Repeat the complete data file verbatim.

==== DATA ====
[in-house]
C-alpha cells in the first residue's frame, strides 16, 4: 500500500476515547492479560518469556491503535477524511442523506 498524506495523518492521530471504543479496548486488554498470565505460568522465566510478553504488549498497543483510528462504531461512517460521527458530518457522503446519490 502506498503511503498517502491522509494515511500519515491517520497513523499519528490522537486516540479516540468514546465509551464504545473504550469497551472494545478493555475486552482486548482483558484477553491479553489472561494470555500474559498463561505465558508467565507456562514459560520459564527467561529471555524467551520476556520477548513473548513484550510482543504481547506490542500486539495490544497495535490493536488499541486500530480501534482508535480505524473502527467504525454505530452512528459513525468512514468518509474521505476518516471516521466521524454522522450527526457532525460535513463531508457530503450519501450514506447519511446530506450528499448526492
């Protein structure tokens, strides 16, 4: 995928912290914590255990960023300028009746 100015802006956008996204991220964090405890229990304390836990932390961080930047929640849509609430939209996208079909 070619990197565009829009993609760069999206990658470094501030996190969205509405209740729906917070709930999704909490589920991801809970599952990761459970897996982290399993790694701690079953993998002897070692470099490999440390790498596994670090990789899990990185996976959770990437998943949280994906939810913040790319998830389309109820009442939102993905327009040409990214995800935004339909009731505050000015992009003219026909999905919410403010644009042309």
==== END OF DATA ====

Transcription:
[in-house]
C-alpha cells in the first residue's frame, strides 16, 4: 500500500476515547492479560518469556491503535477524511442523506 498524506495523518492521530471504543479496548486488554498470565505460568522465566510478553504488549498497543483510528462504531461512517460521527458530518457522503446519490 502506498503511503498517502491522509494515511500519515491517520497513523499519528490522537486516540479516540468514546465509551464504545473504550469497551472494545478493555475486552482486548482483558484477553491479553489472561494470555500474559498463561505465558508467565507456562514459560520459564527467561529471555524467551520476556520477548513473548513484550510482543504481547506490542500486539495490544497495535490493536488499541486500530480501534482508535480505524473502527467504525454505530452512528459513525468512514468518509474521505476518516471516521466521524454522522450527526457532525460535513463531508457530503450519501450514506447519511446530506450528499448526492
């Protein structure tokens, strides 16, 4: 995928912290914590255990960023300028009746 100015802006956008996204991220964090405890229990304390836990932390961080930047929640849509609430939209996208079909 070619990197565009829009993609760069999206990658470094501030996190969205509405209740729906917070709930999704909490589920991801809970599952990761459970897996982290399993790694701690079953993998002897070692470099490999440390790498596994670090990789899990990185996976959770990437998943949280994906939810913040790319998830389309109820009442939102993905327009040409990214995800935004339909009731505050000015992009003219026909999905919410403010644009042309």